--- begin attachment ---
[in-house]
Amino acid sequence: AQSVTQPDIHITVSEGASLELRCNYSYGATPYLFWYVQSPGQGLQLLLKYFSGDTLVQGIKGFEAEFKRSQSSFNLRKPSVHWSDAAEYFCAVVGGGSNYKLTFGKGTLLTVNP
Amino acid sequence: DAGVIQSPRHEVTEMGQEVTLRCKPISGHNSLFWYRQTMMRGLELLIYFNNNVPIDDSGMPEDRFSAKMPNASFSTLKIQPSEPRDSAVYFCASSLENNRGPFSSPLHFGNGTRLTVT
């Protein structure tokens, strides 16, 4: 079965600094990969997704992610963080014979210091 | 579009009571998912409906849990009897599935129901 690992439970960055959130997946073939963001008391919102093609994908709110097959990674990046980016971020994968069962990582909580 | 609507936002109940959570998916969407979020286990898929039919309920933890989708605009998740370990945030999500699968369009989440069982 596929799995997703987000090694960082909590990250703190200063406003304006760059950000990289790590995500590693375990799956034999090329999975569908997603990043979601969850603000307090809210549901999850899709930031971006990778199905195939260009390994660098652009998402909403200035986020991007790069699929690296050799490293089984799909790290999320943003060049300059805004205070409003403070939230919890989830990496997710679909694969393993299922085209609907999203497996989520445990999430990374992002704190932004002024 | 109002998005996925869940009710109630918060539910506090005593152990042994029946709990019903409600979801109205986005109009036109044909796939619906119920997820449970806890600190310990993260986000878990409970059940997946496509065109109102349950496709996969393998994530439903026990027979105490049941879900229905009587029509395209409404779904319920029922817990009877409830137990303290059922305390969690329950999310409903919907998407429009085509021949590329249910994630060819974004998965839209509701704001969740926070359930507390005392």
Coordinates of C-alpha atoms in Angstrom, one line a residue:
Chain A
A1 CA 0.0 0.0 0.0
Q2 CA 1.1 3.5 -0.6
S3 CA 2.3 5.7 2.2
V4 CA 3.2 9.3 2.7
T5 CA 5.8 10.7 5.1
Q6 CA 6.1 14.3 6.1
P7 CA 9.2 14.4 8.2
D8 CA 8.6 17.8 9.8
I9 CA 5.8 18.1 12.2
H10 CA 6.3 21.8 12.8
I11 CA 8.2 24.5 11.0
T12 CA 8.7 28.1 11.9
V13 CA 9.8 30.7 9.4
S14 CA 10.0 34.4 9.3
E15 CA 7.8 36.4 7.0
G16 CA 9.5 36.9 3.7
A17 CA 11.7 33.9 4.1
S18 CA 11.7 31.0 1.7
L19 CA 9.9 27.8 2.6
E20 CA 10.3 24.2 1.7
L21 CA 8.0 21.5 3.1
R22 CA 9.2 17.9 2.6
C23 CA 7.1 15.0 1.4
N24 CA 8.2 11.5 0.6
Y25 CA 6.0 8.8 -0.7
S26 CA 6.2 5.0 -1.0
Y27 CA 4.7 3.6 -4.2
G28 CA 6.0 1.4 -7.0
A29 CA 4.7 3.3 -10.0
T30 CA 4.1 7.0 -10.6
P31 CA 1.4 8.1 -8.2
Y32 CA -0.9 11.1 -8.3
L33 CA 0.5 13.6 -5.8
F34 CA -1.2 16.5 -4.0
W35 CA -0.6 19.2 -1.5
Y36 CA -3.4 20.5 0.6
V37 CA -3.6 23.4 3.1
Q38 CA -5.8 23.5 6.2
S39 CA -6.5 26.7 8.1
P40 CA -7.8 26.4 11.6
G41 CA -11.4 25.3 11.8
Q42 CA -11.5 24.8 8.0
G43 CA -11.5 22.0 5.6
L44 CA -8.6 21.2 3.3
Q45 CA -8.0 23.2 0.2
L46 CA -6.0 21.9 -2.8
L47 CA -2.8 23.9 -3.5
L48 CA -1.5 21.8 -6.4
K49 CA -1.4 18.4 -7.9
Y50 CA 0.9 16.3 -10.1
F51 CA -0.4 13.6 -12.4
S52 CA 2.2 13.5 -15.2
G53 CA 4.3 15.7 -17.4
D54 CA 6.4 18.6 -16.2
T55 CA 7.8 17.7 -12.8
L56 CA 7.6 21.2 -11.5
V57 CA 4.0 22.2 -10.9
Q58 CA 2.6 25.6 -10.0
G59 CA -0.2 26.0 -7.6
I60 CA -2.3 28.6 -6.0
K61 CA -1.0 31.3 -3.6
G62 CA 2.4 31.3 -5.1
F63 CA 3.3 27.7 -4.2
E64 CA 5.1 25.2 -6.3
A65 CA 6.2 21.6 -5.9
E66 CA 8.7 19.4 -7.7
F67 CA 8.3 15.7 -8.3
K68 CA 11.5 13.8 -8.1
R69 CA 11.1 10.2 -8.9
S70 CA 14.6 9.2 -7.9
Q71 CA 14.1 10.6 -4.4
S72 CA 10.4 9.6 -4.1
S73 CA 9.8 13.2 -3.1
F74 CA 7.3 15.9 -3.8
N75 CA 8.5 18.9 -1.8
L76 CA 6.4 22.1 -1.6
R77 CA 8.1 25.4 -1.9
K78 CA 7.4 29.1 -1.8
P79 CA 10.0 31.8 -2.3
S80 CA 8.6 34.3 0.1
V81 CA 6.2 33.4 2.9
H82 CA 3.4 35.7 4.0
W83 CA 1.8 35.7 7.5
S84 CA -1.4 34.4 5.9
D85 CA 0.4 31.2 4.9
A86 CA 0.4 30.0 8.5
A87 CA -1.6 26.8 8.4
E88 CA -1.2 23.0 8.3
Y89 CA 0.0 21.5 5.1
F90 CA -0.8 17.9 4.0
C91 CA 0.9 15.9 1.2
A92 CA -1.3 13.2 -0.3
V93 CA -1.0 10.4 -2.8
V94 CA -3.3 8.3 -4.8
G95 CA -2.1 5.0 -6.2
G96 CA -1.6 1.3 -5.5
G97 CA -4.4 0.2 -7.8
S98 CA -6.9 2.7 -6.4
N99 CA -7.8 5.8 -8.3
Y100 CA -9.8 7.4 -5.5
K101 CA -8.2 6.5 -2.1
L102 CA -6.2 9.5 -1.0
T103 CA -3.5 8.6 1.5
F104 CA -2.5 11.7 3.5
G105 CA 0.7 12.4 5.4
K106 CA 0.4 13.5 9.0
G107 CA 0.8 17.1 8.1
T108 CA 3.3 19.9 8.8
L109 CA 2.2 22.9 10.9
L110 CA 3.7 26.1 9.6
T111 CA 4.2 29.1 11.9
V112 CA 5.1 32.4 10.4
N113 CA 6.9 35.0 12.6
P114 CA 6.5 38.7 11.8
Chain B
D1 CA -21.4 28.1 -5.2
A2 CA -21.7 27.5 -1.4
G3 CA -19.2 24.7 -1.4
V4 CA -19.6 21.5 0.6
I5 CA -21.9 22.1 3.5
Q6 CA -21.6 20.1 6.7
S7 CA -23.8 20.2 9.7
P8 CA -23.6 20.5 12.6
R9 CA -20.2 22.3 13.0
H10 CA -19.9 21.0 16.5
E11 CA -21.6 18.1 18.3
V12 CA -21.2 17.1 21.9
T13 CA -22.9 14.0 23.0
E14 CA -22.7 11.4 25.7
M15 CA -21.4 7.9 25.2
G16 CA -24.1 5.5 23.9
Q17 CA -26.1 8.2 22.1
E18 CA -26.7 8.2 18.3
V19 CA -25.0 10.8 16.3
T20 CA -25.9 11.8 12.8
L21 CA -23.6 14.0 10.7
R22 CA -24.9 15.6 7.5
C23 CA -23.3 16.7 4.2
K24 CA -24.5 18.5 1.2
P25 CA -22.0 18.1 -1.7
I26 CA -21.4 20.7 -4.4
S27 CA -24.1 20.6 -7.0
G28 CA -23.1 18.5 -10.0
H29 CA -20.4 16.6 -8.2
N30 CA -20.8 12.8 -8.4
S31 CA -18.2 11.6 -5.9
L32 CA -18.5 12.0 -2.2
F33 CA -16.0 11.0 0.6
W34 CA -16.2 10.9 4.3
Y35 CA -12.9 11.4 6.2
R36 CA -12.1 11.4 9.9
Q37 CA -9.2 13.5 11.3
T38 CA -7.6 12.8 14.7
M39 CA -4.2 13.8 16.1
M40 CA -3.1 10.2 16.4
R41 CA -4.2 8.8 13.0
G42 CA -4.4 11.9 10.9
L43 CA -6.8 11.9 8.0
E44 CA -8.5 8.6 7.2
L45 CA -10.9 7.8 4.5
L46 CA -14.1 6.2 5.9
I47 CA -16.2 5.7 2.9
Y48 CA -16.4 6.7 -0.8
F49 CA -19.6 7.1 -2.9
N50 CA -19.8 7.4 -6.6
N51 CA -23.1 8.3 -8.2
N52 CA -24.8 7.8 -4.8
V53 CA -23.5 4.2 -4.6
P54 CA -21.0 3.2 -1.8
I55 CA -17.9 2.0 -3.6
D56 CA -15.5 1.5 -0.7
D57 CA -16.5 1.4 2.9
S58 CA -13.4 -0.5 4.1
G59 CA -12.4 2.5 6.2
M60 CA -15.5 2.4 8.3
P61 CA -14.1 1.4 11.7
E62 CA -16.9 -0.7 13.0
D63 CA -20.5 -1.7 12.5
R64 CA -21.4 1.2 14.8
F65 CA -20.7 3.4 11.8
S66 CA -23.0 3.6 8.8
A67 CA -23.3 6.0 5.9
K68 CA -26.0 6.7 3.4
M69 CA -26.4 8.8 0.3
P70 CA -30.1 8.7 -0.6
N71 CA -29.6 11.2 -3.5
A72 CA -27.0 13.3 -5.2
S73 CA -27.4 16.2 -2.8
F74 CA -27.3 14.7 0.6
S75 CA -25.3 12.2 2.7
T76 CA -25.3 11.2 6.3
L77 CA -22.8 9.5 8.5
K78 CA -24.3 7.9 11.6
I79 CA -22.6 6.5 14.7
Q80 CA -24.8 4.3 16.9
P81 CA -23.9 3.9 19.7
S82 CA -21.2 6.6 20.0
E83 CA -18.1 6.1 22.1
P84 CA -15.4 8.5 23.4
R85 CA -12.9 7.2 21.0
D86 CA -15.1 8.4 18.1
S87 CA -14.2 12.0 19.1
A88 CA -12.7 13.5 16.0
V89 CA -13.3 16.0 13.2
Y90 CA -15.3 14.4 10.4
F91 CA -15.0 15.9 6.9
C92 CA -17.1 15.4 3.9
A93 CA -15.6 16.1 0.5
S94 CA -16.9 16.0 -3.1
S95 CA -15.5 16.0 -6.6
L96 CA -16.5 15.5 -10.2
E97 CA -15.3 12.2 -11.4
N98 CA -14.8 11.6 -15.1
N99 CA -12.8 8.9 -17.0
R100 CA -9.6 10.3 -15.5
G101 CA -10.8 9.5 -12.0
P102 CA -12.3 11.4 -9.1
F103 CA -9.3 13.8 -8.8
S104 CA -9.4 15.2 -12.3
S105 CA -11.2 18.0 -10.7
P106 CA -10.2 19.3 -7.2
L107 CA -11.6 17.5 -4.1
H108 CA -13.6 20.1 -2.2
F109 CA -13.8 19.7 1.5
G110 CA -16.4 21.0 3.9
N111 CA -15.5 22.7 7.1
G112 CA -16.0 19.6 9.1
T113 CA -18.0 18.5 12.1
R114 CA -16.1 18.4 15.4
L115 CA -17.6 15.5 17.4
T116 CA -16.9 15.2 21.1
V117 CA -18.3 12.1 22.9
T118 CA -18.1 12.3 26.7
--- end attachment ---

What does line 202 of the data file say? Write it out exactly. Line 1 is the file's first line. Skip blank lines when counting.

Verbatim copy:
P81 CA -23.9 3.9 19.7